WSJ Sues for Access to Medicare Claims Data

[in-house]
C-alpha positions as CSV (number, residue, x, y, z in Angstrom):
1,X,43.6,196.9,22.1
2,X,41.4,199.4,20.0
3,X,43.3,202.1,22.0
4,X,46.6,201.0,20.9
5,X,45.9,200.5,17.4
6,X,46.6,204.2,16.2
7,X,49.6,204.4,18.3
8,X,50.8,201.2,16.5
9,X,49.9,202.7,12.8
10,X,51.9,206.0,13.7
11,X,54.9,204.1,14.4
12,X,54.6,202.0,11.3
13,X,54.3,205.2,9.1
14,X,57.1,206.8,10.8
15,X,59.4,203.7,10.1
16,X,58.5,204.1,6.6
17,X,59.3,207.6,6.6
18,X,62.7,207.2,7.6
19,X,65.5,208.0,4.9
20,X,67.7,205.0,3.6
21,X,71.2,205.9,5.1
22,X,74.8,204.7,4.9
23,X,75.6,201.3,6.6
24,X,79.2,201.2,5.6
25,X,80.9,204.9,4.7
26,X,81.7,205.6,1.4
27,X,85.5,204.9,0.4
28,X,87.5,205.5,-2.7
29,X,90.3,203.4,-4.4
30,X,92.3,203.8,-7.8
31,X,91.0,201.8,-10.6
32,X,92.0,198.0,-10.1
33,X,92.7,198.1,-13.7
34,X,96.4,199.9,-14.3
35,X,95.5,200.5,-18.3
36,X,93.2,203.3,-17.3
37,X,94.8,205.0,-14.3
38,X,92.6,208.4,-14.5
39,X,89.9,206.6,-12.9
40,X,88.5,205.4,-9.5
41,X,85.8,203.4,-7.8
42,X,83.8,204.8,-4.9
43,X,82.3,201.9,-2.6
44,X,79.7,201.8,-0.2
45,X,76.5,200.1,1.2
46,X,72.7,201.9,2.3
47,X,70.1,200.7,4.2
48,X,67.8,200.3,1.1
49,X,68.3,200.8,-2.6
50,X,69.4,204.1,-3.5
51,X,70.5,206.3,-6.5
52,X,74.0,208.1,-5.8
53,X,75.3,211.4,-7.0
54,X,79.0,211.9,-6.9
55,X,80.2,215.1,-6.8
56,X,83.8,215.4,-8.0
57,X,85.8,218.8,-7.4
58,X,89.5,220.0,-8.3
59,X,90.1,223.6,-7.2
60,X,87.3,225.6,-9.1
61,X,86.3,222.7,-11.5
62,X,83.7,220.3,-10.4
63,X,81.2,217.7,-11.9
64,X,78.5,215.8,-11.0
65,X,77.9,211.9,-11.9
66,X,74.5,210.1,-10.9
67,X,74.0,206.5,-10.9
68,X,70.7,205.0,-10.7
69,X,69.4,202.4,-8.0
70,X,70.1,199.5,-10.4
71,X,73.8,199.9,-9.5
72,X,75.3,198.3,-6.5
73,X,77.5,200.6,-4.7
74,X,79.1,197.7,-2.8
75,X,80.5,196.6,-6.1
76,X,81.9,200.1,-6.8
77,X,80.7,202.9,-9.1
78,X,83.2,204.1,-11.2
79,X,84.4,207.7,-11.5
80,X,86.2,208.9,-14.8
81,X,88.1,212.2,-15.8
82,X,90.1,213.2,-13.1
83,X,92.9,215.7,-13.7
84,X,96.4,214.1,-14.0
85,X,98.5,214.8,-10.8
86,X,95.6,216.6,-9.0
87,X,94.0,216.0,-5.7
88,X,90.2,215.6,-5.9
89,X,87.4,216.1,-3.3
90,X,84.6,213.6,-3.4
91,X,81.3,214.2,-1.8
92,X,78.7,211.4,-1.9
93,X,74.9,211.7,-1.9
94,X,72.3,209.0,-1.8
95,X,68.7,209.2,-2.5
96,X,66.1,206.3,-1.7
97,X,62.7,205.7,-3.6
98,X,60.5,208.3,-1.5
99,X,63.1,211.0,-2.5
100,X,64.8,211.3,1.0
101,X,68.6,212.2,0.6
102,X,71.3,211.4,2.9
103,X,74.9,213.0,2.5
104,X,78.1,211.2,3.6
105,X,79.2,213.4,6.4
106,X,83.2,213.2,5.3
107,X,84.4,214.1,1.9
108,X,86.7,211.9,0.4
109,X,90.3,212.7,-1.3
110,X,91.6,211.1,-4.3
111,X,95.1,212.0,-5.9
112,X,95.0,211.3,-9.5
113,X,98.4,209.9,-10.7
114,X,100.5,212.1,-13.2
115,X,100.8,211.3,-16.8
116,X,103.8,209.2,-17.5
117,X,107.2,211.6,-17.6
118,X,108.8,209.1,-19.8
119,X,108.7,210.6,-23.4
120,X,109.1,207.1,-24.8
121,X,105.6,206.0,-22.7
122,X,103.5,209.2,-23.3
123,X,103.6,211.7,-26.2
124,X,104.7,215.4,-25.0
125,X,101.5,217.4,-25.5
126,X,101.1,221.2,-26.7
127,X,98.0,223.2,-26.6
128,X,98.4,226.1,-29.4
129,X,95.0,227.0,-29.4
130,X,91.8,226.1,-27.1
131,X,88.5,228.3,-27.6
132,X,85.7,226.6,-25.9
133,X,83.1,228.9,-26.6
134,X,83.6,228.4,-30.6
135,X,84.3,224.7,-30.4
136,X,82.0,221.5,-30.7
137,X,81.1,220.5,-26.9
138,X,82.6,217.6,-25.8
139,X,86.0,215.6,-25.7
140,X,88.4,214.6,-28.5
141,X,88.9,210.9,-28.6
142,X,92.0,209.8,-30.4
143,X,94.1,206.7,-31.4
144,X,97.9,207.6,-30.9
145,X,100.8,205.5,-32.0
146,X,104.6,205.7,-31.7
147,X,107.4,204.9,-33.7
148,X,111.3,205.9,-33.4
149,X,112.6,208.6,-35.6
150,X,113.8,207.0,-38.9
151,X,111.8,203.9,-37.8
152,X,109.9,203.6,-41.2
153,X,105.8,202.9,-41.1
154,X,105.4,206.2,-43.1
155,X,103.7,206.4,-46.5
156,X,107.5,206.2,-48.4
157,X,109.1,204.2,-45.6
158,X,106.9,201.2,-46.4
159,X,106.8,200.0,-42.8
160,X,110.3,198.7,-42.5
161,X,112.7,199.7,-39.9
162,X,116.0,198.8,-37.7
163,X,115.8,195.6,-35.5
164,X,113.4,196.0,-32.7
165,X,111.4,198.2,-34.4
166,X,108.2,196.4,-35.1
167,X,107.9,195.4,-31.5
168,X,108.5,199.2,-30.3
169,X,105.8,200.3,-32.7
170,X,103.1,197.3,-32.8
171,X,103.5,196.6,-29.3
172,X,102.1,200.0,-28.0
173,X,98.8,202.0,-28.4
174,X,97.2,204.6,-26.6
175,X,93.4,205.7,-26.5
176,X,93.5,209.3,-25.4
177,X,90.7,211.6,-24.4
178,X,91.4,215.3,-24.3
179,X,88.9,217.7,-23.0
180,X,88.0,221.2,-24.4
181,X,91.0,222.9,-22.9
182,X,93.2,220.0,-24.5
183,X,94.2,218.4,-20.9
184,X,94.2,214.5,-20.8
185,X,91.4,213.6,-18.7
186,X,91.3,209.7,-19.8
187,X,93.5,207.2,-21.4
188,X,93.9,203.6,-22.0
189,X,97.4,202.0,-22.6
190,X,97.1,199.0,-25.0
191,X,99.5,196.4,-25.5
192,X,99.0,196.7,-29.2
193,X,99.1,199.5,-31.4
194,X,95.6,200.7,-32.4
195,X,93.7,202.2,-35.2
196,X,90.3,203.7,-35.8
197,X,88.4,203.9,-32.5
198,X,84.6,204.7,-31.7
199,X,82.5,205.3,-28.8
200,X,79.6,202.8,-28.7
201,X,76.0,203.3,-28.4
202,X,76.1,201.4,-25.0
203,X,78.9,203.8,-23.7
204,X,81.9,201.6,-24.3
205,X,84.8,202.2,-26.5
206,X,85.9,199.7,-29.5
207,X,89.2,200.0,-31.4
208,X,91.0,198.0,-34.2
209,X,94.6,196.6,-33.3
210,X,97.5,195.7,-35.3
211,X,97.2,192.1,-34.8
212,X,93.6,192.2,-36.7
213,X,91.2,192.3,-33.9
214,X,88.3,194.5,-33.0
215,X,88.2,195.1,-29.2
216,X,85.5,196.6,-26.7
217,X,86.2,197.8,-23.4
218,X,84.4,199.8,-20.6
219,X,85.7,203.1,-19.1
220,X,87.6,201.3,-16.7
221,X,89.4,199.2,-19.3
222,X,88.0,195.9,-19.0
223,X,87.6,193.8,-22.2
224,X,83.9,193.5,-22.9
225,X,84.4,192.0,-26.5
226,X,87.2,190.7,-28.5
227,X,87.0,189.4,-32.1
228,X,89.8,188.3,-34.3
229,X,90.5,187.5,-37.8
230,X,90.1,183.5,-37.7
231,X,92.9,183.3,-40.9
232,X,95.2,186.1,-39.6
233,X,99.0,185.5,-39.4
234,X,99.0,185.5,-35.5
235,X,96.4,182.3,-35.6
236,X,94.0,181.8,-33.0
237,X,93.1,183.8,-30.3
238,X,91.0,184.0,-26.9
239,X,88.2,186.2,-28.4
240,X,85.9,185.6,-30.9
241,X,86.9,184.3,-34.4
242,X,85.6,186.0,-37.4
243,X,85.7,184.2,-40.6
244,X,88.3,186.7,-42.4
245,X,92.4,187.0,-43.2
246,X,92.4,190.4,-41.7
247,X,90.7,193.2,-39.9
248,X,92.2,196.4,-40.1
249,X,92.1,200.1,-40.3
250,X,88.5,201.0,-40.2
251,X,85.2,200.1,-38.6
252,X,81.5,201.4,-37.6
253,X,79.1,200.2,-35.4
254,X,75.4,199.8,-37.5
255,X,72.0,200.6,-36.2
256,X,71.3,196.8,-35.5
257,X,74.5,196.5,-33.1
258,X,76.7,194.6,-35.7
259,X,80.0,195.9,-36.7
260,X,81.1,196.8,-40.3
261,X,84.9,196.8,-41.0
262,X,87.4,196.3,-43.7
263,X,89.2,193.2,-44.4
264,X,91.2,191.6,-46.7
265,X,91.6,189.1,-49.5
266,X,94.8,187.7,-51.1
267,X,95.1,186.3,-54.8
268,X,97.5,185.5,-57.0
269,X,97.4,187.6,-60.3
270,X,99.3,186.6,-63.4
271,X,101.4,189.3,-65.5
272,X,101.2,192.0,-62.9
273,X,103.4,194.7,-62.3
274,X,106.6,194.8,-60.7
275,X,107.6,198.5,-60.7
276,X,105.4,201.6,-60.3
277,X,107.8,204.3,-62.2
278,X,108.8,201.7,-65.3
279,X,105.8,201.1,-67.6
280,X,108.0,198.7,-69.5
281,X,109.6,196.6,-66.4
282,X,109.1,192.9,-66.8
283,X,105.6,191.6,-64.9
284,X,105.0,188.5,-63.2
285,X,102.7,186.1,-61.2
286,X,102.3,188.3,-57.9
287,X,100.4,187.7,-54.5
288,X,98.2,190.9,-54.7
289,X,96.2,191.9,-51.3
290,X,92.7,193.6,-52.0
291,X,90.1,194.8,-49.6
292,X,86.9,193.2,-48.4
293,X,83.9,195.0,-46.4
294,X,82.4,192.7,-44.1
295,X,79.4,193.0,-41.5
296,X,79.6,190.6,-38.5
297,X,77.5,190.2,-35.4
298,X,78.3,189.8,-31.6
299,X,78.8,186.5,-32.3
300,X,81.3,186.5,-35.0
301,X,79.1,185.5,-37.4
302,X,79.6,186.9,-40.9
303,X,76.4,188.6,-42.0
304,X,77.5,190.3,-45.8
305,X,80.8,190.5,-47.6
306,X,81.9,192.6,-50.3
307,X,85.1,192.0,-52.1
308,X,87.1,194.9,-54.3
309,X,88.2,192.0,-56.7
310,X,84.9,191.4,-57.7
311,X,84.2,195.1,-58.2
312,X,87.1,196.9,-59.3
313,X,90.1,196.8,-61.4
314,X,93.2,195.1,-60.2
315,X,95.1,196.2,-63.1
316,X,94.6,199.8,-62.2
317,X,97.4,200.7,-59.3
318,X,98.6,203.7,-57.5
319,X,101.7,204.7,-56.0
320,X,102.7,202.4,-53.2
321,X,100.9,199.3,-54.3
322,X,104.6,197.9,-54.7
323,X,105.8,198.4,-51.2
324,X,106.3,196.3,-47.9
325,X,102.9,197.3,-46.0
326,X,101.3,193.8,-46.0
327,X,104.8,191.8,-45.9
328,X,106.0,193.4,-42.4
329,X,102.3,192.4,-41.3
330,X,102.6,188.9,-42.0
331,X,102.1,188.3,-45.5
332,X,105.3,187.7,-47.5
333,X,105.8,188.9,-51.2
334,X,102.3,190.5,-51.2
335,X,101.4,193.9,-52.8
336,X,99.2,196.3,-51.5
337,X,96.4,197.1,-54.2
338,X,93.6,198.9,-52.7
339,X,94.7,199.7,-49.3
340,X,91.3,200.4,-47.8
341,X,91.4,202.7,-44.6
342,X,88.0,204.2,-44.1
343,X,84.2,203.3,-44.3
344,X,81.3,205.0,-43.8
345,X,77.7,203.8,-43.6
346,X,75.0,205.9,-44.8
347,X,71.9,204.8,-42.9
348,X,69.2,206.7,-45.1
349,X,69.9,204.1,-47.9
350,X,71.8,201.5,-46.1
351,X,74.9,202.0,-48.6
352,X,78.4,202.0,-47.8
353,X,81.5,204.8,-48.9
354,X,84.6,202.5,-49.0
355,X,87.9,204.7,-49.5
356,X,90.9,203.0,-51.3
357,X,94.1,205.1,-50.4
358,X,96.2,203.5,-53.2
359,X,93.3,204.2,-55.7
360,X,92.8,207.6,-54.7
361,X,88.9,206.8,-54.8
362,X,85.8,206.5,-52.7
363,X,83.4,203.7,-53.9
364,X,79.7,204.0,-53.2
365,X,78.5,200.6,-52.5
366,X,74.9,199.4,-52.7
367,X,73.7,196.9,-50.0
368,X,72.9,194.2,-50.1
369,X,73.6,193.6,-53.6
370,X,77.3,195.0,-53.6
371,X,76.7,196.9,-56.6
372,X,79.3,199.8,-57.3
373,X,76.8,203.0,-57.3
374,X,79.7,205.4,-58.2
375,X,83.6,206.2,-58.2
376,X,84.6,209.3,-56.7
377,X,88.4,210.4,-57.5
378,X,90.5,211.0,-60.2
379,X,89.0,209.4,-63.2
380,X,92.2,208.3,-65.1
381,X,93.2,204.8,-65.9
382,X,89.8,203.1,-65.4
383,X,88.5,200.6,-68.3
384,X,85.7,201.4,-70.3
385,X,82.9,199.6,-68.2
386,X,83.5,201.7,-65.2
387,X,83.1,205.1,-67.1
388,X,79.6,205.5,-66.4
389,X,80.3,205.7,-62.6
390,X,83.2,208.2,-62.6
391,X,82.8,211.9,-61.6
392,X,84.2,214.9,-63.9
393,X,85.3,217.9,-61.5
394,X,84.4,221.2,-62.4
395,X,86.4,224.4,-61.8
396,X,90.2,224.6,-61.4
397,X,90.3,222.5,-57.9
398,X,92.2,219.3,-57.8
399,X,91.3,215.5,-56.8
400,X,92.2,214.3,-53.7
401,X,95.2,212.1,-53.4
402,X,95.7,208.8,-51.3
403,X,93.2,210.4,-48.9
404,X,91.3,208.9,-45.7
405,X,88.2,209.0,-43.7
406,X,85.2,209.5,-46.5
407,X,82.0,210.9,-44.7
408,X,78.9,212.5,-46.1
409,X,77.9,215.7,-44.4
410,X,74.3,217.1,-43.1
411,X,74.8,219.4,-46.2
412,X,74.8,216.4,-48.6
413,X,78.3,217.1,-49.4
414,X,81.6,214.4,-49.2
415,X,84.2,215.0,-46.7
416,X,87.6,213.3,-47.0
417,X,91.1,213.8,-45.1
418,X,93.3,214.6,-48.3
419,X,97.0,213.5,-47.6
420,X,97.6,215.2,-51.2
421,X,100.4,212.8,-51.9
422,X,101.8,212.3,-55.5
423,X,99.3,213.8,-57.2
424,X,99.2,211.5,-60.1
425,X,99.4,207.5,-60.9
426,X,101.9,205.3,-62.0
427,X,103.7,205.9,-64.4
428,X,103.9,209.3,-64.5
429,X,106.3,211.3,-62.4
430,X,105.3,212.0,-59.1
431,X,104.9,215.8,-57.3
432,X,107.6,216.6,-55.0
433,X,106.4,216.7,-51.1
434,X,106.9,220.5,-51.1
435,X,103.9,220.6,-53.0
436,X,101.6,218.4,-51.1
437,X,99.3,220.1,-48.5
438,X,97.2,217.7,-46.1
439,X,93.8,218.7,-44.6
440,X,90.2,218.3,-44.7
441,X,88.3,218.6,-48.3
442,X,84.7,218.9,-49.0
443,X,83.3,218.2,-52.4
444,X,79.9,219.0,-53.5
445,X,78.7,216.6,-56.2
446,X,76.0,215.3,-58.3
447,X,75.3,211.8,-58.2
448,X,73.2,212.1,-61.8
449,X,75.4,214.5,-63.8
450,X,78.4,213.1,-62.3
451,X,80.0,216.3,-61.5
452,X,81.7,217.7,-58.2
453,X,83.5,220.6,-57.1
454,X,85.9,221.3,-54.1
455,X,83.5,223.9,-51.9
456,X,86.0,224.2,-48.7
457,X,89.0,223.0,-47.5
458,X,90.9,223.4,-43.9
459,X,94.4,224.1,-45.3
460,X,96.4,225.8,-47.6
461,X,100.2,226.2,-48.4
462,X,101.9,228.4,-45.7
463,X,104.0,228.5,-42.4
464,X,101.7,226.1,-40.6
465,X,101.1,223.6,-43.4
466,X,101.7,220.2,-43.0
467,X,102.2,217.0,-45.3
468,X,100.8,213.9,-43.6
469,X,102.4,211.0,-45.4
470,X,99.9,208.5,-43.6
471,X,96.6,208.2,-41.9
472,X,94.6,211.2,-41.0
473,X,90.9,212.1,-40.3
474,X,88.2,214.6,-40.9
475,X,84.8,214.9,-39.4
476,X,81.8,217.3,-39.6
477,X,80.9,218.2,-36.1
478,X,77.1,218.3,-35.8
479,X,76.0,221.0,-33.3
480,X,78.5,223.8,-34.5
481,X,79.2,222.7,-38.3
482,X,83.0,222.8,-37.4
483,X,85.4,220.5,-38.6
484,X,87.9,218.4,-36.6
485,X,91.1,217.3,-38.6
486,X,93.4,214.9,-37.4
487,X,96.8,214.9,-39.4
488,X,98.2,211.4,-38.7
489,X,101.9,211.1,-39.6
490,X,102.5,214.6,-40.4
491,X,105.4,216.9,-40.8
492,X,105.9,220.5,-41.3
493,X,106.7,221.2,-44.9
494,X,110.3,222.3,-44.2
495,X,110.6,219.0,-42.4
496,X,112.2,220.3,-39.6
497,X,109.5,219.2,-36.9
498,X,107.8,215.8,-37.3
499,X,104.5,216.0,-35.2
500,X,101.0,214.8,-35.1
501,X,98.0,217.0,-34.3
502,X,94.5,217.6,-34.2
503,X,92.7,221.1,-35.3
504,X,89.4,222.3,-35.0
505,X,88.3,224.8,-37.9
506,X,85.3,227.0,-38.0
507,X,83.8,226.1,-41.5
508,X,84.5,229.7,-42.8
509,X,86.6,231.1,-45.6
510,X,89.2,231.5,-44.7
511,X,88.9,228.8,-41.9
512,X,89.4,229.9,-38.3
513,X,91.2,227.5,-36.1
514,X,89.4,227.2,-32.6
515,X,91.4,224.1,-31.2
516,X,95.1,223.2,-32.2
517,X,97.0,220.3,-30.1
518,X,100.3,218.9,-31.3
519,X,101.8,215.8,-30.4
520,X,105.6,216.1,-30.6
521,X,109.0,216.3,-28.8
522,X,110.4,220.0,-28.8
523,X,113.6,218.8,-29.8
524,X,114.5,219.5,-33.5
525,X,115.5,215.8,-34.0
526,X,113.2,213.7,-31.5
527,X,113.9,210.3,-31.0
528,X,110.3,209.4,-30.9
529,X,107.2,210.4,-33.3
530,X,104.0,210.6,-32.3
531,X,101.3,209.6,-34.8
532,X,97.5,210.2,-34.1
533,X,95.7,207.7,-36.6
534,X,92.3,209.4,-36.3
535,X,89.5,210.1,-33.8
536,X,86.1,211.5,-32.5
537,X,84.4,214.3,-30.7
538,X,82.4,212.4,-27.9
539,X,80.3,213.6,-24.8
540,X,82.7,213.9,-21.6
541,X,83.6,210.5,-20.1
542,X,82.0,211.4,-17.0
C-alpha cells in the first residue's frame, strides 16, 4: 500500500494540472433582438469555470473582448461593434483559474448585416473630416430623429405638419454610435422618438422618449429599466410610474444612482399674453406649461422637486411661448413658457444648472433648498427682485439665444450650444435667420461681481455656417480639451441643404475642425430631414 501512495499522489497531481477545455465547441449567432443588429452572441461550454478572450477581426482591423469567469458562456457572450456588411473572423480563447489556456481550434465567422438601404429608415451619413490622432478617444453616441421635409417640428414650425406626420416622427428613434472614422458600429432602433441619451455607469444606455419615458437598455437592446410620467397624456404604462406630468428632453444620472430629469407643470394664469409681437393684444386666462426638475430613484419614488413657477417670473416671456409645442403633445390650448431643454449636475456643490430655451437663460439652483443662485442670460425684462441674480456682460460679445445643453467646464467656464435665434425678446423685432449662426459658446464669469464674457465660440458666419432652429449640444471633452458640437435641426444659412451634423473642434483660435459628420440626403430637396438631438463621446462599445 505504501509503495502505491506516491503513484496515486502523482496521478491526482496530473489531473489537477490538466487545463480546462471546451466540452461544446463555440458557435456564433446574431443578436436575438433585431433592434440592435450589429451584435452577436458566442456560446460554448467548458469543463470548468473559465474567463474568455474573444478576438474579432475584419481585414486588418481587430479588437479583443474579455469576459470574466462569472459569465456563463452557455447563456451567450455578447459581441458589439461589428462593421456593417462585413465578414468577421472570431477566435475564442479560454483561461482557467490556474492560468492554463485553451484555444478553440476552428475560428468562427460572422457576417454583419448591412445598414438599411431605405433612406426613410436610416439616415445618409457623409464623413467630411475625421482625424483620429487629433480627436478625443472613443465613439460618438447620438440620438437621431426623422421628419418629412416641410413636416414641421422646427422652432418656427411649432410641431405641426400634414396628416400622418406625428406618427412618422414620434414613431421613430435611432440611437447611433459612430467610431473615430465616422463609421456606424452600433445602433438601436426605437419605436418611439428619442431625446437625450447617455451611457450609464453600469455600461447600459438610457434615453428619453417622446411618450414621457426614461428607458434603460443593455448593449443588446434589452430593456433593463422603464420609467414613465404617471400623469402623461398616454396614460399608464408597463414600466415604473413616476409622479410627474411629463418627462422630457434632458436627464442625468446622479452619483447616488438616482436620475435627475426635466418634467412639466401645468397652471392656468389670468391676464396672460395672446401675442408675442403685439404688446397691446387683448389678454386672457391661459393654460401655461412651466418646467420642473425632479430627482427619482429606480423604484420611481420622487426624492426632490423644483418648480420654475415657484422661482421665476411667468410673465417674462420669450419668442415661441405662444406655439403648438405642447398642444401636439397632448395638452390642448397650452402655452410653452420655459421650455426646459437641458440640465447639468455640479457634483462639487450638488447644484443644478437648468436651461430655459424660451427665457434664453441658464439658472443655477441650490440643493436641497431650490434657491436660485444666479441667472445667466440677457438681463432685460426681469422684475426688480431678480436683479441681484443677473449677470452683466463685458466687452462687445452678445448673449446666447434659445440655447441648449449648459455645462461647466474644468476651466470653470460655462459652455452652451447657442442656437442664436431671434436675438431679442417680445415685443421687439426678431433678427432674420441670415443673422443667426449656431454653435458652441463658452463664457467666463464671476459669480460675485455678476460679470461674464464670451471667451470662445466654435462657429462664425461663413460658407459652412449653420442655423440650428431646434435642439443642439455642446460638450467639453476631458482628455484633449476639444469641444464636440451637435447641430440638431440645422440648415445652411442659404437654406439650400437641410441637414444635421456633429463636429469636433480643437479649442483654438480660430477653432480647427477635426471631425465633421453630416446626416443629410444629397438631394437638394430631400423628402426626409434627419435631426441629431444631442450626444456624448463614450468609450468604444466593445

Dow Jones & Co filed suit in the U.S. District Court for the Middle District of Florida earlier this week in an effort to overturn a 1979 court order barring access to Medicare claims data. The 1979 court order was the result of a suit brought by the American Medical Association to prohibit access to information about how much individual physicians receive from the federal payor. The action by the publisher of the Wall Street Journal follows a series of articles by the Journal on abuses of the Medicare system and questionable uses of Medicare funds, based on selected claims data that are part of the broader database. According to an article in the Wall Street Journal, the suit claims that the 1979 injunction has interfered with the paper’s ability to report on Medicare because of liited access to the data and the inability to name physicians and other providers. “It's time to overturn an injunction that, for decades, has allowed some doctors to defraud Medicare free from public scrutiny,” Dow Jones general counsel Mark Jackson said in a statement. According to the article, the AMA averted two attempts to reverse the order in 2009, and in one case, the court ruled that physician’s right to privacy overruled the public’s right to access. The journal quoted a statement made by AMA President Cecil B. Wilson: “Physicians, like all Americans, have the right to privacy and due process, and should not suffer the consequences of having false or misleading conclusions drawn from complex Medicare data that has significant limitations.” Wilson added that physicians who bill Medicare are subjected to considerable regulatory scrutiny. Robert Thomas, editor-in-chief of the Wall Street Journal, noted that because the Medicare system is funded by taxpayers, taxpayers have a right to examine how those funds are used.